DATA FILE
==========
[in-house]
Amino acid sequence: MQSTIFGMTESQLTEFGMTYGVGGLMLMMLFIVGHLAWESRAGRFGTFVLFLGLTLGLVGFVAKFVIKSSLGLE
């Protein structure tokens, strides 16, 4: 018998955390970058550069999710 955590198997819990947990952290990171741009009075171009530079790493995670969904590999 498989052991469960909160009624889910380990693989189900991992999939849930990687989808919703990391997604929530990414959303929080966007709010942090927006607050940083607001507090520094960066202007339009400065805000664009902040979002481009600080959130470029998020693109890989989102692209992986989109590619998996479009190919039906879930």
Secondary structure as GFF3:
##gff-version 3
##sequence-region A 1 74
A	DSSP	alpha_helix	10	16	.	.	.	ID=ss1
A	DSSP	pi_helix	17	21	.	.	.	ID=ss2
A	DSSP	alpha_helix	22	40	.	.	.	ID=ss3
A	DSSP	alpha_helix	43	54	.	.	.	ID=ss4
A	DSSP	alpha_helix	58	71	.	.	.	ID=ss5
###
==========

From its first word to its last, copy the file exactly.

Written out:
[in-house]
Amino acid sequence: MQSTIFGMTESQLTEFGMTYGVGGLMLMMLFIVGHLAWESRAGRFGTFVLFLGLTLGLVGFVAKFVIKSSLGLE
């Protein structure tokens, strides 16, 4: 018998955390970058550069999710 955590198997819990947990952290990171741009009075171009530079790493995670969904590999 498989052991469960909160009624889910380990693989189900991992999939849930990687989808919703990391997604929530990414959303929080966007709010942090927006607050940083607001507090520094960066202007339009400065805000664009902040979002481009600080959130470029998020693109890989989102692209992986989109590619998996479009190919039906879930």
Secondary structure as GFF3:
##gff-version 3
##sequence-region A 1 74
A	DSSP	alpha_helix	10	16	.	.	.	ID=ss1
A	DSSP	pi_helix	17	21	.	.	.	ID=ss2
A	DSSP	alpha_helix	22	40	.	.	.	ID=ss3
A	DSSP	alpha_helix	43	54	.	.	.	ID=ss4
A	DSSP	alpha_helix	58	71	.	.	.	ID=ss5
###